The Watering Hole
185 Hartford Pike
Square footage: 3,000
Years in operation: 5
By Savannah Mul
Six years ago, if you were to drive by where The Watering Hole stands today on Hartford Pike in Foster, you would have found an overgrown, grassy lot and an abandoned home, or you might not have noticed it at all. When Dan Healey bought the property in 2012, he had a vision in mind.
Healey transformed the abandoned three-bedroom house, which also housed a two-bedroom apartment and a ceramics studio, and converted the property into a liquor store. The construction and excavating took about a year, with doors opening in 2013, right around Christmas time. “When people walk in this store, they look around and say ‘wow,’” said Store Manager Tracie Wiggins. “People don’t expect it.”
The store features a 16-door beer cooler, along with a walk-in cooler containing a variety of 12, 18-, 20- and 30-packs of beer. There are also two coolers near the register for chilled wines. The wooden floors and custom-made wooden shelving and racks give the store character, inviting a clean and welcoming shopping experience.
“What appealed to me about this location was the length of the building,” Healey said. It is shaped more like a long rectangle. Healey arranged it for easy shopping and visibility. Upon entering the store, to the left is imported and domestic beers and craft beers, which are curated by Justin Norman, who Healey calls “the beer guru.” The middle of the store showcases wine accessories and selected wine offerings. To the right and up a couple of small stairs lies an expanded offering of wine and spirits.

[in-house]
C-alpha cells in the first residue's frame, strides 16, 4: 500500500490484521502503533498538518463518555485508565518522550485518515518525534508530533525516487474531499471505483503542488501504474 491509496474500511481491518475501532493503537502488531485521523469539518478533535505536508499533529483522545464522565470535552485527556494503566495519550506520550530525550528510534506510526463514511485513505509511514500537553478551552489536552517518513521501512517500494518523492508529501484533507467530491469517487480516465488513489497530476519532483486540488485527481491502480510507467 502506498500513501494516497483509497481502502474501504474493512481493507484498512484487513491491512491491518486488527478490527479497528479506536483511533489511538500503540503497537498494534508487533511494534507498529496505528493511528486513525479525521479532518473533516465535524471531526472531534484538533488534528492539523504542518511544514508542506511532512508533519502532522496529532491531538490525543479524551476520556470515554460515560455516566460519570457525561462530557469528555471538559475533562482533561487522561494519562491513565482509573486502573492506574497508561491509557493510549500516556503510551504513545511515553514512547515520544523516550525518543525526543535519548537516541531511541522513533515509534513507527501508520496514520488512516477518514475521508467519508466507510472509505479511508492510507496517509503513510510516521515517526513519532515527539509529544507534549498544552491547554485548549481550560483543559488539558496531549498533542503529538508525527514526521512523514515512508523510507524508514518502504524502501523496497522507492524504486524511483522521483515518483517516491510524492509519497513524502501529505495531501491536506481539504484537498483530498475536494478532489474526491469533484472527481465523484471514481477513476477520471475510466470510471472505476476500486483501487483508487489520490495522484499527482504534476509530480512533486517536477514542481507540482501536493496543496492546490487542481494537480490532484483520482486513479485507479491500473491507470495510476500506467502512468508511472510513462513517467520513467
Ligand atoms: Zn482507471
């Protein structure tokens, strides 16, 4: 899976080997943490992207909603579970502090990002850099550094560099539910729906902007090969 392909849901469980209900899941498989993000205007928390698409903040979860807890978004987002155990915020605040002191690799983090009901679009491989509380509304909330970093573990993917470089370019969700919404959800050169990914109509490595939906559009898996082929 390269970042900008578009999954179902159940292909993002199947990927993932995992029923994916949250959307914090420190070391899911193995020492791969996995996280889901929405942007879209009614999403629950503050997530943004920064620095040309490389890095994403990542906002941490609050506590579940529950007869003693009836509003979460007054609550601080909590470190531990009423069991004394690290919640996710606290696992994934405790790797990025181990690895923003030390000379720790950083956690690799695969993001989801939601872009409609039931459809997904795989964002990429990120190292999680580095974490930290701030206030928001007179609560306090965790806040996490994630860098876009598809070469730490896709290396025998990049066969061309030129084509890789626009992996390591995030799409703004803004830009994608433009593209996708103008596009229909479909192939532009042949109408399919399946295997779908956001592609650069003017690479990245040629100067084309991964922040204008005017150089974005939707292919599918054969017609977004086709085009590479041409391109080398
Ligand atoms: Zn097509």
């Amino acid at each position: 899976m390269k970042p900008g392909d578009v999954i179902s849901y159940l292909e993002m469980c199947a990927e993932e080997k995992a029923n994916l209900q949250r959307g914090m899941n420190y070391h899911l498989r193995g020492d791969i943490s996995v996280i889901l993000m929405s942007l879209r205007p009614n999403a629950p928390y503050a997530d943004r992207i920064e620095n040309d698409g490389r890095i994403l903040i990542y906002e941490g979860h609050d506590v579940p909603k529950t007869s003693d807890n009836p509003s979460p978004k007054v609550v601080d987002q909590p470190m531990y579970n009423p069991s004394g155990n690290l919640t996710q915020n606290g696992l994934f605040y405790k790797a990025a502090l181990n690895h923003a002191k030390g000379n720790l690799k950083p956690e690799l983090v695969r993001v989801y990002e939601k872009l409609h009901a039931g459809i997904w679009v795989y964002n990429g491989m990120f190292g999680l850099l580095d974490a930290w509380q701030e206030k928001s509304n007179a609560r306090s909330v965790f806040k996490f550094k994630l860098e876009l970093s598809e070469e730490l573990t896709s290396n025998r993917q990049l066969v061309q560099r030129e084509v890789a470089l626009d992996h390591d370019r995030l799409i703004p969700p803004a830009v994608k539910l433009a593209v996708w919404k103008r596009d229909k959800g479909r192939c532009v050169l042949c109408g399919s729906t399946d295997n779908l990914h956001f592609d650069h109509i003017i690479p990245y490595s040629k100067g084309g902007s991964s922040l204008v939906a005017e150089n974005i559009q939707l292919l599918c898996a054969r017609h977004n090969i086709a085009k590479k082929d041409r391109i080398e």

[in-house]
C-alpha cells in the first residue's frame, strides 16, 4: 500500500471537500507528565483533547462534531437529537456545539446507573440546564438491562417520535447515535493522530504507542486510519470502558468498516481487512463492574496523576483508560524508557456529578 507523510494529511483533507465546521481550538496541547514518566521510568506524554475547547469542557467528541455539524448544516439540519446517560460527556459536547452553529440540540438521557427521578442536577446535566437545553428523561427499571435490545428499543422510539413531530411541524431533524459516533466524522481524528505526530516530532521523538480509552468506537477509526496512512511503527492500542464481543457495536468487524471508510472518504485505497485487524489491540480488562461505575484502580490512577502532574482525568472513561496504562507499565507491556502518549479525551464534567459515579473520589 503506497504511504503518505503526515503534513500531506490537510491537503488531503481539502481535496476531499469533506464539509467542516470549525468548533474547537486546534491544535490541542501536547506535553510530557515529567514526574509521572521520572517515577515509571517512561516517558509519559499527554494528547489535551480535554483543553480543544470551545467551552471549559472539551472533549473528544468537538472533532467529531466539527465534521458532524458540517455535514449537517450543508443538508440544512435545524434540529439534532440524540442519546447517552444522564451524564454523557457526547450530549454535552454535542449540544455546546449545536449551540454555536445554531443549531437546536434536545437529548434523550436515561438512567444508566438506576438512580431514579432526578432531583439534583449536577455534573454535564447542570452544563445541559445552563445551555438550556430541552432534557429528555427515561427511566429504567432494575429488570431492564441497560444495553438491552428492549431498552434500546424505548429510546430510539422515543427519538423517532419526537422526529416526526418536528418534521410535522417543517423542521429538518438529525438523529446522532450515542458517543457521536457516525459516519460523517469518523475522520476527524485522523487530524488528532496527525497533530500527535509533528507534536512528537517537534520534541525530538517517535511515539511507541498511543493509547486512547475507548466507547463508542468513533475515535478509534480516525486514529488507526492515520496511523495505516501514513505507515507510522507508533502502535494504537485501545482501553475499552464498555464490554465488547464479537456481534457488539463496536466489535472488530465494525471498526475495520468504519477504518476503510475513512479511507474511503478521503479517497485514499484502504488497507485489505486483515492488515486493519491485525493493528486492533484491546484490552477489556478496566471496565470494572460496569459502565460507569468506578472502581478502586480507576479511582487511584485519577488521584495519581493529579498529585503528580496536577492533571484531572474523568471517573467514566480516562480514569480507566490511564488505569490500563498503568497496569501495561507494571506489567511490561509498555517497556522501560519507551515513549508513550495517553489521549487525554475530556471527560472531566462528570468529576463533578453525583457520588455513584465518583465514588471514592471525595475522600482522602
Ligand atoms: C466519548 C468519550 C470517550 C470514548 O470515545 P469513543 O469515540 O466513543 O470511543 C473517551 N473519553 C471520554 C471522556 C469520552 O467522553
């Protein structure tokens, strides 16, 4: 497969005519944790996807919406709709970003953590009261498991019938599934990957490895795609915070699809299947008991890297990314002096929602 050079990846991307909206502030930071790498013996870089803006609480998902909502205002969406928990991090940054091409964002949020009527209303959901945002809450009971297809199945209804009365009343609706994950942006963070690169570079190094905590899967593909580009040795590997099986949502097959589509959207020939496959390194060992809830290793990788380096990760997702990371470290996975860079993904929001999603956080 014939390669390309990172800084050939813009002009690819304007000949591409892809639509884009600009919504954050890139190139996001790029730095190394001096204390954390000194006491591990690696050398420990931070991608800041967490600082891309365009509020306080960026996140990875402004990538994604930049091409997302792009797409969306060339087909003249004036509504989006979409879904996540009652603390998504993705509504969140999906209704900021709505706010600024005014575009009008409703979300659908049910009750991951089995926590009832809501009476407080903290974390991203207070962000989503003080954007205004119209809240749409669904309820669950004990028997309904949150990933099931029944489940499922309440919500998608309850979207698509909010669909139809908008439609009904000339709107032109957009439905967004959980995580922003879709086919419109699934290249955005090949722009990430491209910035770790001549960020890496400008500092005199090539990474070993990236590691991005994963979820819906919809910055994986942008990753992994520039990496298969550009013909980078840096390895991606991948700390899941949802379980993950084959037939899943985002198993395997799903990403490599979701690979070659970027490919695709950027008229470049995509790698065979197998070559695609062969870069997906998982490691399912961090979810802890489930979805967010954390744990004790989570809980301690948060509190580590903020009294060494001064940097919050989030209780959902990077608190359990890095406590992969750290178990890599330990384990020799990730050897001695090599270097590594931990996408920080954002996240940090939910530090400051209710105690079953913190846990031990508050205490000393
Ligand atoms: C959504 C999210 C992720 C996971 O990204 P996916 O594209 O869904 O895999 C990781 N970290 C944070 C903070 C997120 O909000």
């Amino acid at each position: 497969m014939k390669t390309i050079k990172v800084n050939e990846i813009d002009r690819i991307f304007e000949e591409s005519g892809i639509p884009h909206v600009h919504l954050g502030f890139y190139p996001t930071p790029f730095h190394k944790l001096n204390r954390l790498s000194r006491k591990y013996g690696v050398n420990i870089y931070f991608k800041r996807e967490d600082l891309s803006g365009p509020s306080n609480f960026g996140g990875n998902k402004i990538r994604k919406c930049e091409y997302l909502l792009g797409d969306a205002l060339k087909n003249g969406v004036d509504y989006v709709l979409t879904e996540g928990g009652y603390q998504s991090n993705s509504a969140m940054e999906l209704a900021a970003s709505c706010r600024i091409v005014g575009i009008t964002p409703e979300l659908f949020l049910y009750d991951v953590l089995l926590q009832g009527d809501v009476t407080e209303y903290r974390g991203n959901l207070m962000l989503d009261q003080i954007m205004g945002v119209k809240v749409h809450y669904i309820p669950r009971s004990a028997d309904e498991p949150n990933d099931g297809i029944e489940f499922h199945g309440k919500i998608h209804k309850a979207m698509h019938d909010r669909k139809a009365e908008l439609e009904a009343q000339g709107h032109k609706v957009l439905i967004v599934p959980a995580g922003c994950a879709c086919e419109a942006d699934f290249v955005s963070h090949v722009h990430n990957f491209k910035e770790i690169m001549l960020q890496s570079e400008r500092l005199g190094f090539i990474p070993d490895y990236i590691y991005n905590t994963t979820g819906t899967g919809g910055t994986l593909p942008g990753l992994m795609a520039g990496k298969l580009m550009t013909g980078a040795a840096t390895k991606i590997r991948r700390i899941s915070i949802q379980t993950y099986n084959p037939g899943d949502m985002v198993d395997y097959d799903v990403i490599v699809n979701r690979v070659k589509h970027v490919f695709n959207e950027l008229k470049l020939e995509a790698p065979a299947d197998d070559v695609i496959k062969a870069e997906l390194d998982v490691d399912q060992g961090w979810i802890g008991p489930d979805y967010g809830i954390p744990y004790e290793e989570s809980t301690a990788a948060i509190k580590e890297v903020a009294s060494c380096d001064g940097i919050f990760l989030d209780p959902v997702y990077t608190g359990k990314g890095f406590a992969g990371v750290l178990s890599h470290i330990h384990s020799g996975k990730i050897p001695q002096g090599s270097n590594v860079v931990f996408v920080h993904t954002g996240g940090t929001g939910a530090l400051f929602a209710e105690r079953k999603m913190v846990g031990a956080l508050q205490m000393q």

Wiggins and Healey are both passionate about wine and look to stock interesting finds, introducing new varietals, brands and regions to their customers. Due to their own curiosity to taste new wines, and shared love for any and all grapes, wine has always been a main focus; the store carries approximately 2,500 different labels.
Currently, they both are fond of Austrian wines and stock a variety. Their approach on marketing different, lesser-known products or brands consists of in-store tastings and hand-selling. Healey also highlights a rack of wines at $10 or less.
This isn’t Healey’s first liquor endeavor. He previously owned a Cranston store, but was looking to get away from the city bustle. Selling the store, he moved to a “quieter neighborhood” in the Ocean State.
Customers “have come to trust” the staff and its recommendations. Wiggins began putting a pink star next to bottles that she recommends. “When they see the star, they know this is a good product,” she said. “Customers will just ask me to build a case for them. We have great cliental here. Everyone is friendly and very honest.”